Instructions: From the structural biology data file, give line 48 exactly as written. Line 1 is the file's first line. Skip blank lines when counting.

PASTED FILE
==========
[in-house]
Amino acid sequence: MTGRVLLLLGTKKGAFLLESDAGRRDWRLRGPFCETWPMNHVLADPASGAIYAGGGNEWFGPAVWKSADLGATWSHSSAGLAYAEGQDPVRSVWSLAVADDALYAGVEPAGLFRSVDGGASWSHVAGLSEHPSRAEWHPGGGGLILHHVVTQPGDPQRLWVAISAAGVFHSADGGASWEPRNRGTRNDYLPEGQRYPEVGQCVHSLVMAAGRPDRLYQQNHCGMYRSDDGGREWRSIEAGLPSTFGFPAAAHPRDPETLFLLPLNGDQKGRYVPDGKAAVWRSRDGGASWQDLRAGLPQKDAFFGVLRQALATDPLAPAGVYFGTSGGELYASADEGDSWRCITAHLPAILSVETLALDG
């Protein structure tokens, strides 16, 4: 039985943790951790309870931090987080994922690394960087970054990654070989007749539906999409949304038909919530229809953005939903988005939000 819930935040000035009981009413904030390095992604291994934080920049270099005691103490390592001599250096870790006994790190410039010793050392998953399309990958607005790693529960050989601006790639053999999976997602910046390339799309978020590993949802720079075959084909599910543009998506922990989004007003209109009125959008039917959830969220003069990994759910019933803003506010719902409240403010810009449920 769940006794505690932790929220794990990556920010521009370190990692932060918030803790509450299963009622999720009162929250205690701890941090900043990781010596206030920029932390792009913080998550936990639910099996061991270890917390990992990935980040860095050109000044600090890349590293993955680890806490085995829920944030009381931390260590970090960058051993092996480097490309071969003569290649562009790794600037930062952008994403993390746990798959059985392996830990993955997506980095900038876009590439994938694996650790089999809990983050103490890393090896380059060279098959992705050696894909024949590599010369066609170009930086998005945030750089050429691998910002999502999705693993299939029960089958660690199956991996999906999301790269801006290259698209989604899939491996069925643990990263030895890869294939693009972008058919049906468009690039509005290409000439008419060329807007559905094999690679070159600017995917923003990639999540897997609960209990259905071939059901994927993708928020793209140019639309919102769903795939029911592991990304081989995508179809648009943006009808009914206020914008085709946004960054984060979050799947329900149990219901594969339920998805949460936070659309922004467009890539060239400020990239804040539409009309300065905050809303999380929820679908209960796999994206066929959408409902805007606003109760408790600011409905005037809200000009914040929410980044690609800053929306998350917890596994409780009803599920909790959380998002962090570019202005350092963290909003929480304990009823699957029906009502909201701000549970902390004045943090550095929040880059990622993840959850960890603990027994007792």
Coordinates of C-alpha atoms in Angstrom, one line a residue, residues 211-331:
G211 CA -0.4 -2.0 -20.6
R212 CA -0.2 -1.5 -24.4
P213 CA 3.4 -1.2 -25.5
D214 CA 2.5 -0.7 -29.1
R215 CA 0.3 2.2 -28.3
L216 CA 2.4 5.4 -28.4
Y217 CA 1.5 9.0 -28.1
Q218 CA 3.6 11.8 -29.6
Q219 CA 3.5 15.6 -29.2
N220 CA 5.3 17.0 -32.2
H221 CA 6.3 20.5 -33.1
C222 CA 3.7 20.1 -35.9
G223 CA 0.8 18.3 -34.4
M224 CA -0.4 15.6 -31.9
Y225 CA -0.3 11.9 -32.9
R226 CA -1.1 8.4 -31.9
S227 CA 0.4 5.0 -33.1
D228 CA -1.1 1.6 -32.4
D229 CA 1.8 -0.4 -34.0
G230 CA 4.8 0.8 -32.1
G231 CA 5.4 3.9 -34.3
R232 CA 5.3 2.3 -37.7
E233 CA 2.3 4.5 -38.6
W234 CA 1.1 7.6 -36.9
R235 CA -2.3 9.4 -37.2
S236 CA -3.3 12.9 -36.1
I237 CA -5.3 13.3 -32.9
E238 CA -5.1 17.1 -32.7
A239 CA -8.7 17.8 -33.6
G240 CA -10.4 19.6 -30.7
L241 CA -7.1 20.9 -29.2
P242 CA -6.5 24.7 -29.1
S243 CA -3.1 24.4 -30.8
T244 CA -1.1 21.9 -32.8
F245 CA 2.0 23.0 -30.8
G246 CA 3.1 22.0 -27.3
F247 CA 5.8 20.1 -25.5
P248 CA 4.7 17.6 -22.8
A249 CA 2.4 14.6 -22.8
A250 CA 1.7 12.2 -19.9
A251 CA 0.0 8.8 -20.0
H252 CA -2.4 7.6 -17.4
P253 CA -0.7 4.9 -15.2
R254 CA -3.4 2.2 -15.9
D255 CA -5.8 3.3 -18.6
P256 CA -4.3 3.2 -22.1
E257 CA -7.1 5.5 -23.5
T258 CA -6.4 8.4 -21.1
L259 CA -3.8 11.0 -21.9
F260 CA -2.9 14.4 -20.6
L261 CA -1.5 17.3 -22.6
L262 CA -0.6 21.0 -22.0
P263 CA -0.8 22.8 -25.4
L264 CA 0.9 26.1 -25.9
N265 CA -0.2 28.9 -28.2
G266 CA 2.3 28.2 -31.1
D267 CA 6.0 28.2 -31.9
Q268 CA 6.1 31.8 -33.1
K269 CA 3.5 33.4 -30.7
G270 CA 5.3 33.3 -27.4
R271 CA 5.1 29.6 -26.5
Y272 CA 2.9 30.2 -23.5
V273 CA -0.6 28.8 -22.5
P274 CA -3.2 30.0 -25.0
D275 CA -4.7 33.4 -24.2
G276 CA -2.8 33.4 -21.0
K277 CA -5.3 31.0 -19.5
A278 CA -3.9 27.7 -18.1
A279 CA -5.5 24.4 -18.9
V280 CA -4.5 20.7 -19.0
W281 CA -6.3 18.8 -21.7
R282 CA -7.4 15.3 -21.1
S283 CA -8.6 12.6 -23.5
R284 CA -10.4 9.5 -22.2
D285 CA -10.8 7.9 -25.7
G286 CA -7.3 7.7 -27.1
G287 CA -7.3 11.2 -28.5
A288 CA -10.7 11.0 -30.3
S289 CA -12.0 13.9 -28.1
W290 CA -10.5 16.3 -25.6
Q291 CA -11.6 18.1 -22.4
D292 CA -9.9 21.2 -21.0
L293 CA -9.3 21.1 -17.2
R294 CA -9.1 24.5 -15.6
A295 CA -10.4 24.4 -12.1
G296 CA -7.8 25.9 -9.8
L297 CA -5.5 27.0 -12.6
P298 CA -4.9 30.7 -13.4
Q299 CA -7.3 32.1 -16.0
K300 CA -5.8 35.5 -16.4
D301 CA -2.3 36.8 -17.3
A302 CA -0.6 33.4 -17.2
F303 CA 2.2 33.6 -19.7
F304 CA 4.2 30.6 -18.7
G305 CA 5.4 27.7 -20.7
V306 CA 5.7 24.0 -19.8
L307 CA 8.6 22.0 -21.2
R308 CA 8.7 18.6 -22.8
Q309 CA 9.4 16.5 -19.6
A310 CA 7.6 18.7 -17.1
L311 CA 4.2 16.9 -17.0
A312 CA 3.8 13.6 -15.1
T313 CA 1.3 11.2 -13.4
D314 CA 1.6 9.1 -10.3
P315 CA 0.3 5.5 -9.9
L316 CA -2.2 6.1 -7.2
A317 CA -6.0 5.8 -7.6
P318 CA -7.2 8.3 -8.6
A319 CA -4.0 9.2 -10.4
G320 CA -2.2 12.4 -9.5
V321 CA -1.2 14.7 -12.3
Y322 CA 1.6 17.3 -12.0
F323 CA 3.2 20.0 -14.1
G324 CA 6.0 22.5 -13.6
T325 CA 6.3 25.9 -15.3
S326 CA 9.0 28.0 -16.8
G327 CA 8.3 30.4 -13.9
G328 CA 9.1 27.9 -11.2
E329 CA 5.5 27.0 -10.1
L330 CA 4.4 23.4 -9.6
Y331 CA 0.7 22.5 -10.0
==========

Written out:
R254 CA -3.4 2.2 -15.9